Reporting for claims with a KX modifier should:

  1. Adhere to Medicare billing requirements.
  2. Include a complete plan of care (POC) with relevant treatment goals.
  3. Cite the reasoning for the specific type of treatment, frequency, and duration of services.
  4. Detail each treatment session, including updates to the patient’s functional status.
  5. Enclose a detailed discharge summary.

If you already have an established documentation process for when patients surpass the therapy threshold, updates to the Medicare physical therapy cap of 2021 should not impact your practice.

When Do I Use the KX Modifier?

The KX modifier should be applied whenever furnished services exceed the annual threshold amount. So, the KX modifier for physical therapy should be applied when services total above $2,150 — either individually or paired with SLP services. This modifier confirms that services were medically necessary and justified, to safeguard potential reimbursement.

There are several instances when a PT would require the KX modifier:

  • A complex, single episode of care that necessitated therapy above the threshold, such as a complex shoulder rehabilitation.
  • A combined, single episode of care that involved both PT and SLP services, such as rehabilitation after a stroke.
  • Multiple episodes of care for a rehab diagnosis that requires additional therapy, such as total knee replacement rehabilitation followed by strengthening and flexibility services.

What is the Targeted Medical Review Process?

The targeted medical review process was implemented long before the Medicare physical therapy cap of 2021 and 2022. In fact, the process has been in place since the Medicare Access and CHIP Reauthorization Act of 2015 (MACRA) and was upheld in the Bipartisan Budget Act of 2018. It serves as a type of checks and balances for providers who exceed the Medicare physical therapy cap.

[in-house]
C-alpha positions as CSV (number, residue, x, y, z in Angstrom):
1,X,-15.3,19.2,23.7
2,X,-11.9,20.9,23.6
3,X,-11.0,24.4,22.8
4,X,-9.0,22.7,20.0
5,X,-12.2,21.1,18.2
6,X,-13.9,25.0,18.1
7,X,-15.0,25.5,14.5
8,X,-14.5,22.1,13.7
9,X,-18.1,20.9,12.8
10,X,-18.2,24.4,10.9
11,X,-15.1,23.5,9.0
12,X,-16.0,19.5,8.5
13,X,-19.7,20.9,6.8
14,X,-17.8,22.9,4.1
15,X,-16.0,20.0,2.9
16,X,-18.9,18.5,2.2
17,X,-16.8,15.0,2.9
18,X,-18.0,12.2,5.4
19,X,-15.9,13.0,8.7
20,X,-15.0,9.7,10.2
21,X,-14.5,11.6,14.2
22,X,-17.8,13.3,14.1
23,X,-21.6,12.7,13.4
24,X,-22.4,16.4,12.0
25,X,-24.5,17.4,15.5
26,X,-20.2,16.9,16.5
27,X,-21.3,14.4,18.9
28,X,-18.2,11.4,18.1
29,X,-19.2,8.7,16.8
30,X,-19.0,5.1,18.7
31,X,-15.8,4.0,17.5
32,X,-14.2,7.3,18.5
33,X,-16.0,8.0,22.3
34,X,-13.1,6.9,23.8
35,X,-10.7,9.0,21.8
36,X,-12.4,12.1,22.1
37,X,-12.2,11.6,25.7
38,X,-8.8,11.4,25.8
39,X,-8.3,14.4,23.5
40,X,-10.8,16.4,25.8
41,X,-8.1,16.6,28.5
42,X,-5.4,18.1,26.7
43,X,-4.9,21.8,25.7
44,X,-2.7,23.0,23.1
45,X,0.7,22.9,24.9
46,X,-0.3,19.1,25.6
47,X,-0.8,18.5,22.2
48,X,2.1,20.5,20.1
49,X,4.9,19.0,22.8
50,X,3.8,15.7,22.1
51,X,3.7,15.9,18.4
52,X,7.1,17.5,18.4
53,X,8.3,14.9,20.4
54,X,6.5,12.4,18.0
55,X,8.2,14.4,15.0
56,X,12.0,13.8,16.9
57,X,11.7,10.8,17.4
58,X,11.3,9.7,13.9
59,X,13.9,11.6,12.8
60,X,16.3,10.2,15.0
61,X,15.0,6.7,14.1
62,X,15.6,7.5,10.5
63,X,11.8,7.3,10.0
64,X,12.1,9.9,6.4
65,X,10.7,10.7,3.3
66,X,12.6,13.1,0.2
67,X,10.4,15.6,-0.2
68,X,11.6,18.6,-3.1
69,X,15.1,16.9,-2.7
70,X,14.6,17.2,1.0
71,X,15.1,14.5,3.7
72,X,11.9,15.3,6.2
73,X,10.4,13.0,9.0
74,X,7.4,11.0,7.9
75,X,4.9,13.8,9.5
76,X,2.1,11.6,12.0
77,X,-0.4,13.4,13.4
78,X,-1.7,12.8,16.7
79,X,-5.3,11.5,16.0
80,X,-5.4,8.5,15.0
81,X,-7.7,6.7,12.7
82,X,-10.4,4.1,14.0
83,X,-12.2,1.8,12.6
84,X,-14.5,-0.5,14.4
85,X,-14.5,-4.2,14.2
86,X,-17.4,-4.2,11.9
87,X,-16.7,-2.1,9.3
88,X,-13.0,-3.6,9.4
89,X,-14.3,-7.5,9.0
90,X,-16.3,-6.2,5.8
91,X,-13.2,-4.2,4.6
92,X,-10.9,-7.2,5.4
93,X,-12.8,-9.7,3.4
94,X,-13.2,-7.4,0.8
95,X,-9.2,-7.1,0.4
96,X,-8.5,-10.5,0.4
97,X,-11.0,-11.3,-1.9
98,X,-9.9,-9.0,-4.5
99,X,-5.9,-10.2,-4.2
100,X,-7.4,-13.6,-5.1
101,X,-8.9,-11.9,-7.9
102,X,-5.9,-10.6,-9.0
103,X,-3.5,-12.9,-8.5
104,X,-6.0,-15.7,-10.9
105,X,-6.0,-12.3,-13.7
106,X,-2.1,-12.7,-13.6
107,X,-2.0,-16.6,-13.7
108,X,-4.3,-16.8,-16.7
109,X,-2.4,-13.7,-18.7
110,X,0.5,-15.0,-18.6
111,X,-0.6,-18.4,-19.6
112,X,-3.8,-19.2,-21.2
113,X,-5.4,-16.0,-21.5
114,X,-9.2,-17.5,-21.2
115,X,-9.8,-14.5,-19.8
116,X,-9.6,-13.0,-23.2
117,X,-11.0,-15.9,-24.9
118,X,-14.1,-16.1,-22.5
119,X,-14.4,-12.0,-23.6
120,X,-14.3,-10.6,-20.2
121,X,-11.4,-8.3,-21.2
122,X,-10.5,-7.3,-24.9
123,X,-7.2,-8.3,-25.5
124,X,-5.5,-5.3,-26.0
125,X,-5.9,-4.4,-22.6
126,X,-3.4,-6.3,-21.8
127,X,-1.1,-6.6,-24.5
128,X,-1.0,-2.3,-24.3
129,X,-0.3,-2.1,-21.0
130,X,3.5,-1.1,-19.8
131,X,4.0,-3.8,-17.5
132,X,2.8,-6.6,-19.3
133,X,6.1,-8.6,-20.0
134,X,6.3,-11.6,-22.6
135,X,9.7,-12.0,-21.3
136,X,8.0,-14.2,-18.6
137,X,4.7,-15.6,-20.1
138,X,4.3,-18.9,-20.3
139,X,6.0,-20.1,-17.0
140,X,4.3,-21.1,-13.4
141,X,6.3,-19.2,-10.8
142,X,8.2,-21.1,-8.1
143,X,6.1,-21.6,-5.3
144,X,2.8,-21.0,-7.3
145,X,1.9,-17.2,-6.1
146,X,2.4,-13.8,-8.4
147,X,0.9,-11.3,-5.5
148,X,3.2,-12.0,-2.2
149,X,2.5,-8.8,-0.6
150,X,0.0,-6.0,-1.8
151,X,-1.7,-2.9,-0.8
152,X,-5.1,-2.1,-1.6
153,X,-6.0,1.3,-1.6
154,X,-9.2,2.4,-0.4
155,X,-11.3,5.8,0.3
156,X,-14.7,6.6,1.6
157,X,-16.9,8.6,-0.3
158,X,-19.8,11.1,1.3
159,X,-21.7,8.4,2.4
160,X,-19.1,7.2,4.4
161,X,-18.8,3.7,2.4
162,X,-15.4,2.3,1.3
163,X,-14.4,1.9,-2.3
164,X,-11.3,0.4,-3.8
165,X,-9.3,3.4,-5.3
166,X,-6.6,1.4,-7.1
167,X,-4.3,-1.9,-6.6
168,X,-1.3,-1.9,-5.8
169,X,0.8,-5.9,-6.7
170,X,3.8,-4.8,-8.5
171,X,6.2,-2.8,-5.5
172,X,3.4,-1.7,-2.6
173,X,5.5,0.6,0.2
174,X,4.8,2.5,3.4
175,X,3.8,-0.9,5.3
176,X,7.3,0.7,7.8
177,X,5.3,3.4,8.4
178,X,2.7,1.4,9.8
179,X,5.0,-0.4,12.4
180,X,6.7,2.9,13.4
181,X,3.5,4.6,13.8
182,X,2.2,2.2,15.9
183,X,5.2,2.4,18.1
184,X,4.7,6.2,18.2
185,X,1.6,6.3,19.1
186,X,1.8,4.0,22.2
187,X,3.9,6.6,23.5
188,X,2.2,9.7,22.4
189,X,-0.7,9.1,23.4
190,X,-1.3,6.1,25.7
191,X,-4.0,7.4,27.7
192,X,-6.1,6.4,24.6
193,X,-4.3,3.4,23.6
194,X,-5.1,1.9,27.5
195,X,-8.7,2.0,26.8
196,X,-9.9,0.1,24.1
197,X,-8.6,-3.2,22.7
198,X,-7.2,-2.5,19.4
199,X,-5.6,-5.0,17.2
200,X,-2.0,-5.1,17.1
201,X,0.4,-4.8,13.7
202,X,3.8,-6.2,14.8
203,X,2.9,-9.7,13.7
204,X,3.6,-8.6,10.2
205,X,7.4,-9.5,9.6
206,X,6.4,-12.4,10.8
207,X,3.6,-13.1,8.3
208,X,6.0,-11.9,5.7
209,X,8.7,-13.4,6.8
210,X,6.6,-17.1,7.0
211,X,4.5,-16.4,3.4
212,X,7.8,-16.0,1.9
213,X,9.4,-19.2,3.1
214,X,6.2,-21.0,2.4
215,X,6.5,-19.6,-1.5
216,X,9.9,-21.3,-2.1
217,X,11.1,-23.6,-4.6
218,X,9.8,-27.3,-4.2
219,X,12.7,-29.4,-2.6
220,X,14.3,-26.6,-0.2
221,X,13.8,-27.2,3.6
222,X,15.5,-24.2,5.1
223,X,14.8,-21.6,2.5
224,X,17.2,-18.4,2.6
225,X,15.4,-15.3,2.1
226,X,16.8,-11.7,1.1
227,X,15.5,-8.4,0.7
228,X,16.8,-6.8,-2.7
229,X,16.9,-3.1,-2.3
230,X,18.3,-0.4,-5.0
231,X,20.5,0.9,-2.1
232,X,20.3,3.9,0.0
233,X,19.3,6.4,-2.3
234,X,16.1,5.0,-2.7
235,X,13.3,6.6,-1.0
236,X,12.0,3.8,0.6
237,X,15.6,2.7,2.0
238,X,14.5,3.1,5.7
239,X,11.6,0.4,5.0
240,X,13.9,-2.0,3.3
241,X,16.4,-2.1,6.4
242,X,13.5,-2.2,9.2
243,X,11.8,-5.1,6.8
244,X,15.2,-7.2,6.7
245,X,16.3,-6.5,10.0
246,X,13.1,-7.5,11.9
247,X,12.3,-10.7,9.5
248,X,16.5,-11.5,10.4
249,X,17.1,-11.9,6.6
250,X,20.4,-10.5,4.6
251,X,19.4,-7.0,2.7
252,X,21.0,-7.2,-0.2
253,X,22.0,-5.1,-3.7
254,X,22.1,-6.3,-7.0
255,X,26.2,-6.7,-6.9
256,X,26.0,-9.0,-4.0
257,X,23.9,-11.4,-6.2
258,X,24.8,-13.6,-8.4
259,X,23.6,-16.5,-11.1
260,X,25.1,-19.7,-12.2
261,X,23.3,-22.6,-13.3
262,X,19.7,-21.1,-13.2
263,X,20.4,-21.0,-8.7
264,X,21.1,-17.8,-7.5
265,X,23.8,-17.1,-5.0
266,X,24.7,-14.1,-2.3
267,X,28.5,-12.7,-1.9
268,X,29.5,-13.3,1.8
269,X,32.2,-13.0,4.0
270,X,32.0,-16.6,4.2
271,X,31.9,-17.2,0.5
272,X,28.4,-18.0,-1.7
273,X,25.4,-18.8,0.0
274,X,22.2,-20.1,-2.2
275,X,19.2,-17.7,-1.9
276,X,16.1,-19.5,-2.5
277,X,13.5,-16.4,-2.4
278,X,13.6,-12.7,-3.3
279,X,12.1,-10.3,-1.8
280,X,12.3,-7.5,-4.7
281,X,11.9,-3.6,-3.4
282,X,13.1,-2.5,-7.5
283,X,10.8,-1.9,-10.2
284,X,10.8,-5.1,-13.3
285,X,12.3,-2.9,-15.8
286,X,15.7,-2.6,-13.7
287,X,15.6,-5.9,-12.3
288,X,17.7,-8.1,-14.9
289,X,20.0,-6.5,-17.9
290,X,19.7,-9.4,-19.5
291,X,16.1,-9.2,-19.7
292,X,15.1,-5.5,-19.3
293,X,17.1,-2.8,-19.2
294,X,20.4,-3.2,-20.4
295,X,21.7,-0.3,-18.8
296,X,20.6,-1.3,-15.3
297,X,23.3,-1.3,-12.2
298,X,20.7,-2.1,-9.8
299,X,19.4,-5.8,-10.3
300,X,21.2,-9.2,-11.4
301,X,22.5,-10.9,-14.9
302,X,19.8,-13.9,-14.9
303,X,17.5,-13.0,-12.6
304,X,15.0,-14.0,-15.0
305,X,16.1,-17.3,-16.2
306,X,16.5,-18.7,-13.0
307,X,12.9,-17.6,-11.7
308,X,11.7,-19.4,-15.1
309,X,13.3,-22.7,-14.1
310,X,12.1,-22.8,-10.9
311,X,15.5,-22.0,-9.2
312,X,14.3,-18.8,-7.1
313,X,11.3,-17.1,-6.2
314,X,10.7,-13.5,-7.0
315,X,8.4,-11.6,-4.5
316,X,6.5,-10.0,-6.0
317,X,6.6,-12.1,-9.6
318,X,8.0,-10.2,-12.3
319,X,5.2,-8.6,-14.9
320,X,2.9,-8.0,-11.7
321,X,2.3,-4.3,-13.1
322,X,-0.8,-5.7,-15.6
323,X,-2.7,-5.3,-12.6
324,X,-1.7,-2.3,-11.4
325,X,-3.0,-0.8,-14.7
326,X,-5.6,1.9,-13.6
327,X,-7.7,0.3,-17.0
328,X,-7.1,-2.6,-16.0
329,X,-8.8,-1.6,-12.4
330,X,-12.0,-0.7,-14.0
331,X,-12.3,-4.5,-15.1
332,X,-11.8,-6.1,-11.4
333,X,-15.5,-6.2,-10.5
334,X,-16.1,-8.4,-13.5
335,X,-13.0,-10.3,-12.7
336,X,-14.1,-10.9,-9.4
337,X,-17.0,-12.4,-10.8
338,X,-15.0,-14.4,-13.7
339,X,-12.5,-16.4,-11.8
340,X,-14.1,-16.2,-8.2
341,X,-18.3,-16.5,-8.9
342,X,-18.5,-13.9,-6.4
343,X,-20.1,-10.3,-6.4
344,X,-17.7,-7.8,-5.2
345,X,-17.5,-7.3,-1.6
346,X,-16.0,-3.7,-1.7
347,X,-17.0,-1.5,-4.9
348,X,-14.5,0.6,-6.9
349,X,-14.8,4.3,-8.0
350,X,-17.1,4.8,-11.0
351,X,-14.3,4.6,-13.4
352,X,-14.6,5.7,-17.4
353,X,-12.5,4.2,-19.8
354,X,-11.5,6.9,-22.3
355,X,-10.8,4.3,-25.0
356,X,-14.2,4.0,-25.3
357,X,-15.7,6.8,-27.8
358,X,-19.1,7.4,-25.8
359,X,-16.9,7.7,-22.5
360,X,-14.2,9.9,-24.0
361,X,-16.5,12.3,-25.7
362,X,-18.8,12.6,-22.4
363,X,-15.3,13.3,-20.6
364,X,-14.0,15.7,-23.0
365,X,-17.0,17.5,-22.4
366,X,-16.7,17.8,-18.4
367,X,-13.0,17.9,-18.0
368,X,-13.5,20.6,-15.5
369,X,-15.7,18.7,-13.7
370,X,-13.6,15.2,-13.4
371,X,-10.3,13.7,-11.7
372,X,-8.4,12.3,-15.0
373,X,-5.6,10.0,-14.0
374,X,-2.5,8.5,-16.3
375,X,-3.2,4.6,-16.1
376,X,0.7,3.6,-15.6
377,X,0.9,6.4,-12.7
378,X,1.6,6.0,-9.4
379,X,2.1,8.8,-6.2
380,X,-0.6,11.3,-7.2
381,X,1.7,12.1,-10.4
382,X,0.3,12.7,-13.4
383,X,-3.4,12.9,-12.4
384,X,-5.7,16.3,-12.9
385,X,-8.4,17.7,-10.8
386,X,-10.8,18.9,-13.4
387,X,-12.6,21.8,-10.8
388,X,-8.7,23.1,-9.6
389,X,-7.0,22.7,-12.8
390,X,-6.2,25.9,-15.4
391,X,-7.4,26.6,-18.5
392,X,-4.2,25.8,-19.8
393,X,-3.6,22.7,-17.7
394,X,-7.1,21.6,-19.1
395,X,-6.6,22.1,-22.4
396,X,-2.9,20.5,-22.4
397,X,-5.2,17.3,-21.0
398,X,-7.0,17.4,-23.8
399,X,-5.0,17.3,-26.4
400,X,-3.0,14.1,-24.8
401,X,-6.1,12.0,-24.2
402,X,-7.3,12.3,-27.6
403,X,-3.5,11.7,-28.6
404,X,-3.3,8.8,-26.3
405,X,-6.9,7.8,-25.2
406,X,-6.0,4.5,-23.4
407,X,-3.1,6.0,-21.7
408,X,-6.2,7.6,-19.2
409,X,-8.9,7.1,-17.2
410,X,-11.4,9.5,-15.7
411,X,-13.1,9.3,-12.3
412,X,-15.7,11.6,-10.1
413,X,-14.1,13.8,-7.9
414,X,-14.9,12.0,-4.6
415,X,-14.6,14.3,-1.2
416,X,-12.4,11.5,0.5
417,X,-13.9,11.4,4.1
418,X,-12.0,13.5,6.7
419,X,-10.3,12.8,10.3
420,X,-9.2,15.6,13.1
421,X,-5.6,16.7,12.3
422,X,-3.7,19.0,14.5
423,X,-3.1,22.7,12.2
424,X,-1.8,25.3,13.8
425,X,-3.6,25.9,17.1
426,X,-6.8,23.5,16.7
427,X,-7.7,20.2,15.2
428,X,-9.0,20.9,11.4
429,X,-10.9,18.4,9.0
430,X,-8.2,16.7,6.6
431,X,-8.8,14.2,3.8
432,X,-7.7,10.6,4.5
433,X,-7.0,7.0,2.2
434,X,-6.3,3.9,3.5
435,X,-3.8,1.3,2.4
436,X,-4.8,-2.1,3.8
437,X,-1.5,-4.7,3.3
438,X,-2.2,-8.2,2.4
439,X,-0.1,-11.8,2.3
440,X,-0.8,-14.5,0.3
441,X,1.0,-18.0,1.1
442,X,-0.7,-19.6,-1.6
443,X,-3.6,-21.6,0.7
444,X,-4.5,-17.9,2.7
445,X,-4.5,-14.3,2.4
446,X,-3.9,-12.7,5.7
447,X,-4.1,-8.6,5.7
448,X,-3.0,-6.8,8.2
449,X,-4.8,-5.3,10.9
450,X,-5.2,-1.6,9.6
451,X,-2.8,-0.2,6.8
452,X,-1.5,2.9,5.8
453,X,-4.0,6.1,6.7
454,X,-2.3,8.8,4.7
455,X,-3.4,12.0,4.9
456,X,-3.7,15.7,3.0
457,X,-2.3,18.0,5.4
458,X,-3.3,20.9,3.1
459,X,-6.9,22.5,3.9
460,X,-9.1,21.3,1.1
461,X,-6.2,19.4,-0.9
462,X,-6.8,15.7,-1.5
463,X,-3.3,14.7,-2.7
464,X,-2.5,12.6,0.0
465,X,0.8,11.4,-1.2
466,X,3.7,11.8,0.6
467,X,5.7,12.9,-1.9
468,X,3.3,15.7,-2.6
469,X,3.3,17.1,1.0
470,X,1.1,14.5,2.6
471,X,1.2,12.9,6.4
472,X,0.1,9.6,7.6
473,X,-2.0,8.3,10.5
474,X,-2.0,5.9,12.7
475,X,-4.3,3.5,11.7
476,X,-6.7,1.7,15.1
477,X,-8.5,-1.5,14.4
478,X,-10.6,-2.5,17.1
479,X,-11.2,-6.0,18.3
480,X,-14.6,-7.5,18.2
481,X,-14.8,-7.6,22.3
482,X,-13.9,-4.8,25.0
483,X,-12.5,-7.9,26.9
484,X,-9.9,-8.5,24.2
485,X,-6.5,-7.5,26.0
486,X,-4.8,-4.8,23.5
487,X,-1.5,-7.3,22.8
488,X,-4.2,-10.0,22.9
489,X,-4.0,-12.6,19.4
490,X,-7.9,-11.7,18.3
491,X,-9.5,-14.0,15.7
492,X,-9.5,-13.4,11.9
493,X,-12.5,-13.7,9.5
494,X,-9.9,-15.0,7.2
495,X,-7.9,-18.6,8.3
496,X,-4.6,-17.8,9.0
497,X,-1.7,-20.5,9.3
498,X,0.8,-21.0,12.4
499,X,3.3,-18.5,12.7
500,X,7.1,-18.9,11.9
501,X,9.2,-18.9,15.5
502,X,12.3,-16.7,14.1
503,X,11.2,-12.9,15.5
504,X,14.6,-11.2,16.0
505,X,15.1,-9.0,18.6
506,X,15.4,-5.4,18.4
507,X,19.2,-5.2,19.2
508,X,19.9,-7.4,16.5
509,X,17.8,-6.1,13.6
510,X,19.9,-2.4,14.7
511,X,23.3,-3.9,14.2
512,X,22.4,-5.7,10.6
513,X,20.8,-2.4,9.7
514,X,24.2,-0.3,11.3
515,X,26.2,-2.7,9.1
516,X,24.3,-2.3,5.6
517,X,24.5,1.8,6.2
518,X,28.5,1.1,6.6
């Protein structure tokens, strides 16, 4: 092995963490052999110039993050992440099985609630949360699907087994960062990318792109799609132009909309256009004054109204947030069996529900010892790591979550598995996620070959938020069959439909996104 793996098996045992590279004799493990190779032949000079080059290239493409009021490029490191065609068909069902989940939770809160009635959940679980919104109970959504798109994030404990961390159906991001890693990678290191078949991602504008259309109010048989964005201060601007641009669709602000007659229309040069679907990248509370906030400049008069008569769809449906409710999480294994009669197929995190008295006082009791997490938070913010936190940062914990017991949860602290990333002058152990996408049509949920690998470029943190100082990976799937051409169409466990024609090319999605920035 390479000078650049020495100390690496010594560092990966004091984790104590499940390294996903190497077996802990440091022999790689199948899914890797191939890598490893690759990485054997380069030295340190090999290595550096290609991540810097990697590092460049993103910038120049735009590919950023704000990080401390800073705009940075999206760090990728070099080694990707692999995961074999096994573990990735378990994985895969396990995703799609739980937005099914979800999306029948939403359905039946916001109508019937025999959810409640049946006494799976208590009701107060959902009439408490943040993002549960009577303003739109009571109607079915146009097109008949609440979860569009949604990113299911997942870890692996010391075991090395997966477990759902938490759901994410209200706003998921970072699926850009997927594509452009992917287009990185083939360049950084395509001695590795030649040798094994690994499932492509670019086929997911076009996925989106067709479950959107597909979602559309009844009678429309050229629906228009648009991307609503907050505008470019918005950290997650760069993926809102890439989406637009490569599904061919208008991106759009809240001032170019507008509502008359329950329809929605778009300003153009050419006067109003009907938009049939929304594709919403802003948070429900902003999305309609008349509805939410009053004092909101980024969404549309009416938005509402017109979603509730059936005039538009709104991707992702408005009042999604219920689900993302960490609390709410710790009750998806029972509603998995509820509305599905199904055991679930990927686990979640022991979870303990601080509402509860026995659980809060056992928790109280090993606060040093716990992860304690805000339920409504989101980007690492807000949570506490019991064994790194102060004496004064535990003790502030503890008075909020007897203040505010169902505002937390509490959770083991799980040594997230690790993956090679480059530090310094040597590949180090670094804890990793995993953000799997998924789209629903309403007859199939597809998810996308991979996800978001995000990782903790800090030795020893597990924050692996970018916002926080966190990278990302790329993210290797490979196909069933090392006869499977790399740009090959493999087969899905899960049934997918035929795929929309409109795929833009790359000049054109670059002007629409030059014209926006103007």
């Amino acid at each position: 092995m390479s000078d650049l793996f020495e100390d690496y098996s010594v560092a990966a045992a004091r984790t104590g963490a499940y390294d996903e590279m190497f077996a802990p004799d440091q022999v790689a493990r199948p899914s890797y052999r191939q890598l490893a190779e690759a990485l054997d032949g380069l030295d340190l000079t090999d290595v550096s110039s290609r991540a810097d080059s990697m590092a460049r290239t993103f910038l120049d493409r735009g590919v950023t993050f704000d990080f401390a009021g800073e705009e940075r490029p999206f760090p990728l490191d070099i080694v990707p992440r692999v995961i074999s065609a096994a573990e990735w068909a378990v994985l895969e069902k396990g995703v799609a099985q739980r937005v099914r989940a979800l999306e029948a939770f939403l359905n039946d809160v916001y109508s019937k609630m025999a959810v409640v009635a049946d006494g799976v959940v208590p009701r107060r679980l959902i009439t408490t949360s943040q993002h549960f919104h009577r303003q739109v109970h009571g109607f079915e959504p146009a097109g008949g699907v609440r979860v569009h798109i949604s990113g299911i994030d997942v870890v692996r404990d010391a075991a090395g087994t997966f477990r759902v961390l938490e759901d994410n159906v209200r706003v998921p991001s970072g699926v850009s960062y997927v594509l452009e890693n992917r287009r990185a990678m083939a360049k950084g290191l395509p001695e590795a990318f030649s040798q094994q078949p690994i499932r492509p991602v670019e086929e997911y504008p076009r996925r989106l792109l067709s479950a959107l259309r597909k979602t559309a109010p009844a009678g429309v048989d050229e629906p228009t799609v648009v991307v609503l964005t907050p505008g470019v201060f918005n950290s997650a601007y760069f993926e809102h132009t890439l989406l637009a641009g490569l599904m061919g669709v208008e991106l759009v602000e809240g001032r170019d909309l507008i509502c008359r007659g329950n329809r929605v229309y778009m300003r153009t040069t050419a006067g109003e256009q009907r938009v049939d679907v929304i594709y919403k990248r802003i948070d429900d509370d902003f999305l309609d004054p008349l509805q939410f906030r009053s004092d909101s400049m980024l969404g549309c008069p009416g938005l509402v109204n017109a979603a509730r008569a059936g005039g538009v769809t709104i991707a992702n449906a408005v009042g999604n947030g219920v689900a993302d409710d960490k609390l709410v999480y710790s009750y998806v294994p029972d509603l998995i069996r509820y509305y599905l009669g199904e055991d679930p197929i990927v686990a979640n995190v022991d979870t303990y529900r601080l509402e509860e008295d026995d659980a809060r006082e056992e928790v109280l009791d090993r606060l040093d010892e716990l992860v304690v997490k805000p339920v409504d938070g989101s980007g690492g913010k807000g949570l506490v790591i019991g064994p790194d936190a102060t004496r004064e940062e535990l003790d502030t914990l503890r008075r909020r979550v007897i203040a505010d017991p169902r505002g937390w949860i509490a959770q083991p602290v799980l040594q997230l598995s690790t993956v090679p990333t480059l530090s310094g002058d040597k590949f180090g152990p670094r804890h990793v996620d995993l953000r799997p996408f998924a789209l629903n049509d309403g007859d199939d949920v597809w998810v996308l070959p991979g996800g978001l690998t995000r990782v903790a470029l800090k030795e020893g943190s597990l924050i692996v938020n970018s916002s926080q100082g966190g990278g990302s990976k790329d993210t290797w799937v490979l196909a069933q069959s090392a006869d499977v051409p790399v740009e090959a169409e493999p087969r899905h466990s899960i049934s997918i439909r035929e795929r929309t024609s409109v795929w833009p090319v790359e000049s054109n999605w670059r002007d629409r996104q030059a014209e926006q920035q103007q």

Between 2018 and 2028, the targeted medical review threshold is $3,000 for combined PT and SLP services and $3,000 for OT services. Services above $3,000 may be subject to targeted medical review. As the name might imply, not all claims that exceed the therapy threshold will be reviewed. Rather, CMS uses a variety of factors to target specific claims for the review process.

A provider may be subject to targeted medical review if:

  • They are not in compliance with applicable requirements.
  • They have a high claims denial percentage for therapy services.
  • They have a pattern of billing for services that deviate from typical claims, such as billing for an unreasonable amount of units of services within a single day.
  • They are newly enrolled or have not previously rendered therapy services.
  • They are part of a group that includes providers that meet the above criteria.

If you’re selected for a targeted medical review, you will likely be served with an Additional Documentation Request (ADR) for the flagged claim(s). Documentation that may be provided to justify the services include but are not limited to patient medical records, a detailed plan of care, and a summary that specifically addresses the need for additional services beyond the threshold.

The Bottom Line

The first months following a final ruling are always a challenging time. Between navigating changes to the previous Medicare physical therapy cap of 2021 and properly citing the KX modifier for physical therapy, providers can feel flustered by roadblocks in documentation and billing. Fortunately, MWTherapy can help.

Our EMR has been specifically designed with PTs in mind, featuring a suite of compliance-friendly features such as alerts, notifications, and reporting systems that help providers maintain Medicare compliance standards like threshold limits. Our Billing feature even has claim scrubbing to help ensure you’re coding in a compliant fashion. What are you waiting for? Schedule a demo today.